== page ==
Do I Believe You? Scienter Standard in a FCA Case

Articles / Publications

Reprinted with permission from Birmingham Medical News (July 2023)

Two False Claims Act (“FCA”) cases have recently been decided by the United State Supreme Court, further clarifying one aspect of the FCA. In the recent decisions in U.S. ex rel Proctor v. Safeway, Inc. and U.S. ex rel. Schutte et al. v. SuperValu Inc. et al., the Supreme Court ruled that FCA liability will depend, in part, on whether the defendant subjectively (not objectively) believed the claim was false, focusing on the scienter requirement of the FCA.

In these two sister FCA cases, the whistleblowers accused the supermarkets of wrongly and knowingly failing to offer all discounts when computing the pharmacies’ “usual and customary,” or “U&C”, prices they offered to Medicaid and Medicare beneficiaries for generic drugs. The whistleblowers alleged that the supermarkets’ generic drug sales to retail customers used the price of $4.00 for a 30-day supply. However, the U&C prices charged to Medicare and Medicaid did not take into consideration the $4.00 price when calculating the “usual and customary” charge for the drugs. Thus, arguably, the U&C charges to Medicare and Medicaid were artificially high. 

A district court agreed that SuperValu’s discounted prices were its U&C prices and that by not reporting them, it had made false claims. However, the FCA requires not only falsity but also scienter.  The district court found that the supermarket had not acted with the requisite scienter. On appeal, the Seventh Circuit subsequently affirmed the rulings, saying that the retailers had made “objectively reasonable” interpretations of ambiguous law that they were not otherwise warned away from by “authoritative guidance,” and, thus, did not possess the requisite scienter.

The United States Supreme Court reversed the Seventh Circuit Court of Appeals “objective reasonable” standard and replaced it with the defendant’s subjective  belief. In order for liability to exist under the FCA, not only must the claim be false, but the actor-defendant must act with “actual knowledge” of falsity or act with “reckless disregard” or “deliberate ignorance” of the truth otherwise referred to as “scienter.” According to the recent opinions, reckless disregard includes defendants “who are conscious of a substantial and justifiable risk that their claims are false, but submit the claims anyway.” Left unanswered in the opinion is what constitutes a “substantial and unjustifiable risk.”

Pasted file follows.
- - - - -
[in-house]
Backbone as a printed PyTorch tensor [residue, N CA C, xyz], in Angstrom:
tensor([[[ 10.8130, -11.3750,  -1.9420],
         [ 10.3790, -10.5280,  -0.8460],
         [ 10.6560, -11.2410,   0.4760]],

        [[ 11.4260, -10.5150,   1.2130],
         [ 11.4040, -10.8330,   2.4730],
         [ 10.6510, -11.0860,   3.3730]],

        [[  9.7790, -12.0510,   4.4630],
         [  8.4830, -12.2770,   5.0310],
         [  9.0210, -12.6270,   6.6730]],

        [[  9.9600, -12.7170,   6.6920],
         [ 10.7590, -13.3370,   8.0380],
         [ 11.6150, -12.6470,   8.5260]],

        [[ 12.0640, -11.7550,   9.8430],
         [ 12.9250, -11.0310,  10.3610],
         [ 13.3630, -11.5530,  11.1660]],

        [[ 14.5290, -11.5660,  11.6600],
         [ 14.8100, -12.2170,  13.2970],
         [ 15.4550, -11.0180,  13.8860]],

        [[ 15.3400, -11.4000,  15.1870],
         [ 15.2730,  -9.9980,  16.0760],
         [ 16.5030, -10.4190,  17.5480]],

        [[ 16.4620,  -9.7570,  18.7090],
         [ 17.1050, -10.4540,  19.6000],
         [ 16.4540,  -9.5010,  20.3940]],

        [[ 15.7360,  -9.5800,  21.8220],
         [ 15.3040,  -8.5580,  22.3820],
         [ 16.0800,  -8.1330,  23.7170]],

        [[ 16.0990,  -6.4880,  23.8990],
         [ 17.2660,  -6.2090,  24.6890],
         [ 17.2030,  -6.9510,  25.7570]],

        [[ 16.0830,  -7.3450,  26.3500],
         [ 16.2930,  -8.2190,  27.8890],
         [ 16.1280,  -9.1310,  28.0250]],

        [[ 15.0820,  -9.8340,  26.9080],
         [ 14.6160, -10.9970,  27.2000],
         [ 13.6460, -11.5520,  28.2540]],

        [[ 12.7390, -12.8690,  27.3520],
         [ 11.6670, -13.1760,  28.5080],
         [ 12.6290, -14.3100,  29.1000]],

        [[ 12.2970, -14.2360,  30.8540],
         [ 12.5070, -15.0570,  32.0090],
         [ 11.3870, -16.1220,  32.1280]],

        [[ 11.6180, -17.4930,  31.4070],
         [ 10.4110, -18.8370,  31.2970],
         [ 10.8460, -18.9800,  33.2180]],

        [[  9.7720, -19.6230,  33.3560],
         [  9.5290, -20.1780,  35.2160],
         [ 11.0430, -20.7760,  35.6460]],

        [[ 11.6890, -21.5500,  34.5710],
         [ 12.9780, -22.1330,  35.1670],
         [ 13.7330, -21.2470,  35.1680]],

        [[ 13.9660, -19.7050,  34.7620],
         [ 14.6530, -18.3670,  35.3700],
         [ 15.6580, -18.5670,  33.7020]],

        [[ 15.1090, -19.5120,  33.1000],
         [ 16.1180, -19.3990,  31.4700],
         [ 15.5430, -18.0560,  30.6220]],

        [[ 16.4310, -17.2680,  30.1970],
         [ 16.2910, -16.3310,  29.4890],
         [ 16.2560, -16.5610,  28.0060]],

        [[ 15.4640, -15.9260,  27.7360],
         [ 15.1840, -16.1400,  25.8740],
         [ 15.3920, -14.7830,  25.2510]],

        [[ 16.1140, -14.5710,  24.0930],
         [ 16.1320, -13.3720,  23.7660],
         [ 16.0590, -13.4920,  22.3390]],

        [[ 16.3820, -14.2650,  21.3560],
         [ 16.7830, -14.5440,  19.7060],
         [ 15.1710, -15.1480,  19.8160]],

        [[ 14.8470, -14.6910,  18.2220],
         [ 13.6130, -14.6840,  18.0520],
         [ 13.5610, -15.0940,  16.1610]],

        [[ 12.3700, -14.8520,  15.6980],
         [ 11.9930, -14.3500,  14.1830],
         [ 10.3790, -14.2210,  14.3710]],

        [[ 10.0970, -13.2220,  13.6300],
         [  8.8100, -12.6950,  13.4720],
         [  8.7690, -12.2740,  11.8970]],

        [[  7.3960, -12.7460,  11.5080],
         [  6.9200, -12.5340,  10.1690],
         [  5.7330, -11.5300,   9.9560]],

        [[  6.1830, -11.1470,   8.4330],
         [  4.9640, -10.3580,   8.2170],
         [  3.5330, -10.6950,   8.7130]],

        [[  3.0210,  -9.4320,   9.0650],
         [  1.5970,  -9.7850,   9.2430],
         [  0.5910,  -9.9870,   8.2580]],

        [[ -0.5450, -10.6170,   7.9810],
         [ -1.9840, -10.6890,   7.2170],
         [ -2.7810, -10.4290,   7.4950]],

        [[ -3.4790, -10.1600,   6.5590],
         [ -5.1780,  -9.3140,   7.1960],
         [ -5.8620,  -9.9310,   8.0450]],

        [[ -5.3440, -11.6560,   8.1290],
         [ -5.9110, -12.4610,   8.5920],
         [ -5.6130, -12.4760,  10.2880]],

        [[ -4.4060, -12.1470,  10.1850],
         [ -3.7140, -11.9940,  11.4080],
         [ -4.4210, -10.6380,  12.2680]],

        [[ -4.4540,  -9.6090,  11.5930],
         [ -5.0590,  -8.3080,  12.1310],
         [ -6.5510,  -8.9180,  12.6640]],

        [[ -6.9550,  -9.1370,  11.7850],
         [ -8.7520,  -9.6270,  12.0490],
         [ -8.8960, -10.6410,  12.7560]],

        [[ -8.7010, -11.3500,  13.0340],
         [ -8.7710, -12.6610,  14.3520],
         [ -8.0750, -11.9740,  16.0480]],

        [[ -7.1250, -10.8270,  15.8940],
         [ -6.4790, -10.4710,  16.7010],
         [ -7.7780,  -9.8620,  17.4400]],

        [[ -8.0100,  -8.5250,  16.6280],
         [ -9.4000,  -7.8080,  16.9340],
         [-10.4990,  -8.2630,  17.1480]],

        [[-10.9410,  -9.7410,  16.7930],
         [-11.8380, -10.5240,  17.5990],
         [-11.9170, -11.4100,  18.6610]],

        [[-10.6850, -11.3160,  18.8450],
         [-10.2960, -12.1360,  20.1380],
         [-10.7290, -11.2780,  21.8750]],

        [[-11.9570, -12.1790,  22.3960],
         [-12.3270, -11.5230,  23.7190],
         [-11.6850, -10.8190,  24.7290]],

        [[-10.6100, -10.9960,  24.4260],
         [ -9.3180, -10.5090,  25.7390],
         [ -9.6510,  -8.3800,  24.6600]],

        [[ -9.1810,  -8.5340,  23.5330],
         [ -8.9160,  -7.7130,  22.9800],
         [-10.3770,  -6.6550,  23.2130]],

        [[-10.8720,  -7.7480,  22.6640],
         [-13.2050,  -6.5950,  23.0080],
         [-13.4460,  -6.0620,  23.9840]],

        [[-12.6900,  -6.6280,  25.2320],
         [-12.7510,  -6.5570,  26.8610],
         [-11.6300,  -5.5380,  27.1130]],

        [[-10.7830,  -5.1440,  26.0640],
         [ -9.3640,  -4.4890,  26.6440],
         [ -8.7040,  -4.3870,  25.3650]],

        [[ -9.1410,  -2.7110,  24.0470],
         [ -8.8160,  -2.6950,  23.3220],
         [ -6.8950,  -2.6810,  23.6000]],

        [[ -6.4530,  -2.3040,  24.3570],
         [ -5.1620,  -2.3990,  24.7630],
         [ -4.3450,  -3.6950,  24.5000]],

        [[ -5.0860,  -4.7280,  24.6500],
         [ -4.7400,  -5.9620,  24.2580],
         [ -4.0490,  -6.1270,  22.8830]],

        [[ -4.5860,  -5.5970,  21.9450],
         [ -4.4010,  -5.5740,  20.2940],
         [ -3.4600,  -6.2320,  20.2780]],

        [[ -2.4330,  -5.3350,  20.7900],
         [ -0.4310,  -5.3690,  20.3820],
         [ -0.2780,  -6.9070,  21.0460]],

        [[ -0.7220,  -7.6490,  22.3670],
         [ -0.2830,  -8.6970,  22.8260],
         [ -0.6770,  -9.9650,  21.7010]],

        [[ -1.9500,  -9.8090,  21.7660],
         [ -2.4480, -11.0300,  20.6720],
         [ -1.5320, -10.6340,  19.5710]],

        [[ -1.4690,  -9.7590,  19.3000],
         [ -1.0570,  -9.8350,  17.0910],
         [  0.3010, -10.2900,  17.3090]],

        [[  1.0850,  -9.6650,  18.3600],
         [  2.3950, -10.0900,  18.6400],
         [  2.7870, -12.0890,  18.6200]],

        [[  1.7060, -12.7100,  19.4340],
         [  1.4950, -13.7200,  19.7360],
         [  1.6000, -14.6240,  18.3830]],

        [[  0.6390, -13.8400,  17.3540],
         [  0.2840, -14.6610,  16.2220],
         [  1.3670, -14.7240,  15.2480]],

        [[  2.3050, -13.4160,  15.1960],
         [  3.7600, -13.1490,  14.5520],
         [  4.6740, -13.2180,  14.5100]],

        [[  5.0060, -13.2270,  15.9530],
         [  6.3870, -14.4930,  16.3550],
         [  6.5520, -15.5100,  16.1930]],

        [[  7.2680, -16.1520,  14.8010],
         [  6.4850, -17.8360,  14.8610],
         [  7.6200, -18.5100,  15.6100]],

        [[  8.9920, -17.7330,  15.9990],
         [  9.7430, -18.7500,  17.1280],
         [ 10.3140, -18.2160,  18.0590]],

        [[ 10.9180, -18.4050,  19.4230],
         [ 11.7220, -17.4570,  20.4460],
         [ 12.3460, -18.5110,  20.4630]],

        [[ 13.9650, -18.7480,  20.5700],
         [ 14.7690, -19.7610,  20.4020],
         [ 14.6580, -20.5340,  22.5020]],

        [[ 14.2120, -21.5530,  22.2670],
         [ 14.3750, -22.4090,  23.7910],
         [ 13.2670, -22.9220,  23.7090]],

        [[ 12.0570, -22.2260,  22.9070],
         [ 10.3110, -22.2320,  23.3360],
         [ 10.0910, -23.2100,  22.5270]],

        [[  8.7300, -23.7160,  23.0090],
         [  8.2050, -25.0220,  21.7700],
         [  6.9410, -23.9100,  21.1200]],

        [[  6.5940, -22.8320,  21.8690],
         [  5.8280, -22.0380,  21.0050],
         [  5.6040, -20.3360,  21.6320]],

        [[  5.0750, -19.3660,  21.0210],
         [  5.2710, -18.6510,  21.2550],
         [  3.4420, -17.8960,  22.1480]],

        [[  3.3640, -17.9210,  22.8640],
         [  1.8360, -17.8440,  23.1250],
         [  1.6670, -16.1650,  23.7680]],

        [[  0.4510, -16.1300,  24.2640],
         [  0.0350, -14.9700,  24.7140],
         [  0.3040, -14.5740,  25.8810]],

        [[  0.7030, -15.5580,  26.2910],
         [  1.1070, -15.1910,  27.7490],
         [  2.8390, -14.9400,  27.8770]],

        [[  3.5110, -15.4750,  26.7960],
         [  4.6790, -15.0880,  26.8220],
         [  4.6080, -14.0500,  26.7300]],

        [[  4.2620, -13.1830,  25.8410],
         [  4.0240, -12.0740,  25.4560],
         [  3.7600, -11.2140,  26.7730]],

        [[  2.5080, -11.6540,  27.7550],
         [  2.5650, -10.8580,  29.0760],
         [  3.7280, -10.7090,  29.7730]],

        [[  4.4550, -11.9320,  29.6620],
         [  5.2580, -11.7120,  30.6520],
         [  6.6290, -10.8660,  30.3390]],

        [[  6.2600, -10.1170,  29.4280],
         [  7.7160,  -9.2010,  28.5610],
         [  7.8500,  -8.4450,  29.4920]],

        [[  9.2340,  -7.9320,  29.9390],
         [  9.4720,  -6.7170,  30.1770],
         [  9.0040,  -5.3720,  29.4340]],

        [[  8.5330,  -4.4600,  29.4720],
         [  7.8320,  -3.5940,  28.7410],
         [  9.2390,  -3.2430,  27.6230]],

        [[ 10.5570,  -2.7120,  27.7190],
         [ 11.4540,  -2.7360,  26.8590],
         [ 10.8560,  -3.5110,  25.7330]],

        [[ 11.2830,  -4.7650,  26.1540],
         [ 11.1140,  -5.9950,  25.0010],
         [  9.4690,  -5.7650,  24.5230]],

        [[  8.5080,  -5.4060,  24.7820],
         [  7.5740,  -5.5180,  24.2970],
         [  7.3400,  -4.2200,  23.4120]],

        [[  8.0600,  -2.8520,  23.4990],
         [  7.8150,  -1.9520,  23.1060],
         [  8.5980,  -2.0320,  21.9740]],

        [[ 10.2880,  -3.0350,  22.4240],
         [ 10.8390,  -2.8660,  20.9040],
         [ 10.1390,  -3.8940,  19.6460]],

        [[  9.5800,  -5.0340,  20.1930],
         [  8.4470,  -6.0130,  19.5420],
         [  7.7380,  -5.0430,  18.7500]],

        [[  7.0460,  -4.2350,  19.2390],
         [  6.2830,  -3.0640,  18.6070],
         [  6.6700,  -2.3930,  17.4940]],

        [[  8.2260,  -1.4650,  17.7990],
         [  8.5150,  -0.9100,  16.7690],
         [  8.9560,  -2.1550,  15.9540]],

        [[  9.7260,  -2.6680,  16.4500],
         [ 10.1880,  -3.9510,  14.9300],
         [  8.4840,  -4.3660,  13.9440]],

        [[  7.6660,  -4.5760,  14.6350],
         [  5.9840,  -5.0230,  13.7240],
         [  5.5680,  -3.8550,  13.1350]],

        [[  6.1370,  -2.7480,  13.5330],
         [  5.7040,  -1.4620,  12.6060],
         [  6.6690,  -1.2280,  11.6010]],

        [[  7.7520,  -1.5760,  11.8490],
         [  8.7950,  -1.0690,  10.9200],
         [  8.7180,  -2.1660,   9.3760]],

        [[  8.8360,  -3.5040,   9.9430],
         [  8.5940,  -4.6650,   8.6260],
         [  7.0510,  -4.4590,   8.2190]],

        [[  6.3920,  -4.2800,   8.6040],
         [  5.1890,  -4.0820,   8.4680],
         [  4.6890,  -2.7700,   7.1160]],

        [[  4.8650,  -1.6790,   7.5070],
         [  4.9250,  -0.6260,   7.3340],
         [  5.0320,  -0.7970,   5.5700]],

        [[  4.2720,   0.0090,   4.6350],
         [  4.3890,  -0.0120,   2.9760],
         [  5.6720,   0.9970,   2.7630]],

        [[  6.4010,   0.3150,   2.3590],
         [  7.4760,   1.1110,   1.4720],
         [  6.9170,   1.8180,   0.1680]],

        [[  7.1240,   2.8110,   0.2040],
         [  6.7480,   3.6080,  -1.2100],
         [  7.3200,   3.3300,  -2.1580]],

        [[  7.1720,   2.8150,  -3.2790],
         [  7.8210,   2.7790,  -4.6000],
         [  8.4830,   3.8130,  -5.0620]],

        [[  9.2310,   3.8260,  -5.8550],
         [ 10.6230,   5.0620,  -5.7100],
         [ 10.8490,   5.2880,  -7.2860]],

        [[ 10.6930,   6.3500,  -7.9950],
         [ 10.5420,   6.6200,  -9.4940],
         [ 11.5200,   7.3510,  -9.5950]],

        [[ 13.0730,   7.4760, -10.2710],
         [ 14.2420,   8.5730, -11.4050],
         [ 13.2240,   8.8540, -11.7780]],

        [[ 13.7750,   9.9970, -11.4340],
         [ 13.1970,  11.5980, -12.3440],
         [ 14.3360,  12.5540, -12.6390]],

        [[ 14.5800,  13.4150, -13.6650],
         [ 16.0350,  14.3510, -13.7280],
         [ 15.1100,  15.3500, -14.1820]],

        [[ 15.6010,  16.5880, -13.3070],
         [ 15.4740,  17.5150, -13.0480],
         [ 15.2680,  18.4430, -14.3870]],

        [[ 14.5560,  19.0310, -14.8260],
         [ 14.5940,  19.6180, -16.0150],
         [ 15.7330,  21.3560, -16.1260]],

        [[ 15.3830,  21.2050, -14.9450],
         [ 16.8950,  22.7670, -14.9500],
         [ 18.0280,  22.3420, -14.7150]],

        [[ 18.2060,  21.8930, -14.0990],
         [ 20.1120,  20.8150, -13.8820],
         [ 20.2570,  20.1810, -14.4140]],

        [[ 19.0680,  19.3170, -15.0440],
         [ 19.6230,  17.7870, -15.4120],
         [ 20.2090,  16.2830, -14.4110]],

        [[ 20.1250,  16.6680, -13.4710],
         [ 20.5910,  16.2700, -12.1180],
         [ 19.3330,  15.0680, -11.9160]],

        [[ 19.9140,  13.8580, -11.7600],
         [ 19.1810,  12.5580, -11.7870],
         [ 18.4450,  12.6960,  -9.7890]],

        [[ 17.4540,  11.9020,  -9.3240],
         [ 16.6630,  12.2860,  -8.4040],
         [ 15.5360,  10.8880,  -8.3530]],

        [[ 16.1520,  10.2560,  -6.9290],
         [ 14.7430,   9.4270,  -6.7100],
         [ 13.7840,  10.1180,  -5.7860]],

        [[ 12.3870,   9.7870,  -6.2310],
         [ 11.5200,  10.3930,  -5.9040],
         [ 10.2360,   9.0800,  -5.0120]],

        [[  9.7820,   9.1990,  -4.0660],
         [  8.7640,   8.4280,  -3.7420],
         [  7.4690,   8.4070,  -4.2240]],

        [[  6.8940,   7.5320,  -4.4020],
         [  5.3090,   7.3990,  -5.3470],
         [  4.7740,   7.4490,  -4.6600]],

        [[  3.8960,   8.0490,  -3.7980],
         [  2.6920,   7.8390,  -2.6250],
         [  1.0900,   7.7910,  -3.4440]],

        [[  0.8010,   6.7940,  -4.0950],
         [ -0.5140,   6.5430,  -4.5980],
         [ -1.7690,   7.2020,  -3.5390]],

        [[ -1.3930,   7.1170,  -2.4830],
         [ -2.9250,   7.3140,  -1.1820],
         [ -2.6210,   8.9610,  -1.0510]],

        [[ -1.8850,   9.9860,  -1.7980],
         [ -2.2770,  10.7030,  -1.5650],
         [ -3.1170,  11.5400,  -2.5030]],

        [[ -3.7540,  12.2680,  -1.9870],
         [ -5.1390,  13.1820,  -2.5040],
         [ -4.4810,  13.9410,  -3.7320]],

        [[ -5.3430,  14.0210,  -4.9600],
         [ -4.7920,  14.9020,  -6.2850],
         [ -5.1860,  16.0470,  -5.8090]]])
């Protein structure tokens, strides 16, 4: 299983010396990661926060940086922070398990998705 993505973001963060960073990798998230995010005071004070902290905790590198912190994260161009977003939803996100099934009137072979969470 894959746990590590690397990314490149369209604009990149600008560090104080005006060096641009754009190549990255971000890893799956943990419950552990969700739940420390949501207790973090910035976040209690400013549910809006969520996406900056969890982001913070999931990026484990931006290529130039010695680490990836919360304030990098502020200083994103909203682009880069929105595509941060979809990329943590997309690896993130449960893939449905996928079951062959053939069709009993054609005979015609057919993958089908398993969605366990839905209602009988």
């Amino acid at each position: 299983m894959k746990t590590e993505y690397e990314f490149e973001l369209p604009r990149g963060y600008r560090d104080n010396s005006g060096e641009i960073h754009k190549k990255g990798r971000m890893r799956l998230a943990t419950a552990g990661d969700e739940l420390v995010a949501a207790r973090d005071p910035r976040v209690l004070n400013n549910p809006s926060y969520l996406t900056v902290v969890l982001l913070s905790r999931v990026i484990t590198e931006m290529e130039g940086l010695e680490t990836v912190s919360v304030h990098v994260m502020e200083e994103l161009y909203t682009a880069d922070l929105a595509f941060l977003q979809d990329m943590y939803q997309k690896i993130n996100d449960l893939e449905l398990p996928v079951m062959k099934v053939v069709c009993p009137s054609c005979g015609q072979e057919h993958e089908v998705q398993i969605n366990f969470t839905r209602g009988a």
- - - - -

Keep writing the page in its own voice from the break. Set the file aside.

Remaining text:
According to Justice Clarence Thomas, who drafted the unanimous opinions, “What matters for a FCA case is whether the defendant knew the claim was false. Thus, if respondents correctly interpreted the relevant phrase and believed their claims were false, then they could have known their claims were false.” Under this standard, determining scienter in a FCA case will require analyzing the defendant’s knowledge and subjective belief, not examining whether there was an objectively reasonable belief to support the defendant’s actions.

Further, the opinions clarify that the belief that existed at the time the claim was filed is what is relevant, not the belief afterwards. This interpretation opens the door to fact-intensive inquiries and litigation discovery around intent and essentially shuts the door on dismissing a FCA case early in its lifecycle with a Motion for Summary Judgement based upon scienter, as proving or disproving subjective intent will almost certainly be a question of fact. Thus, due to the increased likelihood of discovery, providers must be careful when discussing billing issues, particularly in emails or other written documentation. 

In light of these recent opinions, companies filing claims with the federal government need to closely scrutinize how to handle ambiguous law, guidance, or regulation, which is common in the highly-regulated healthcare industry. When it comes to billing issues associated with Medicare, it is oftentimes hard for providers to obtain guidance, even when requested. Further, by reaching out for guidance, a provider may actually be highlighting that it knows there is ambiguity and risks involved, and thus essentially prove for the government that it satisfies the scienter standard under the FCA. In light of these opinions, providers must exercise extreme caution in situations where the guidance is unclear. The provider must decide if it moves forward with what it believes to be a reasonable interpretation of the guidance, even though there is a doubt that the interpretation may be incorrect.

While the recent decision is significant, it leaves many questions unanswered and some items left to be litigated regarding the scienter requirement under the FCA.

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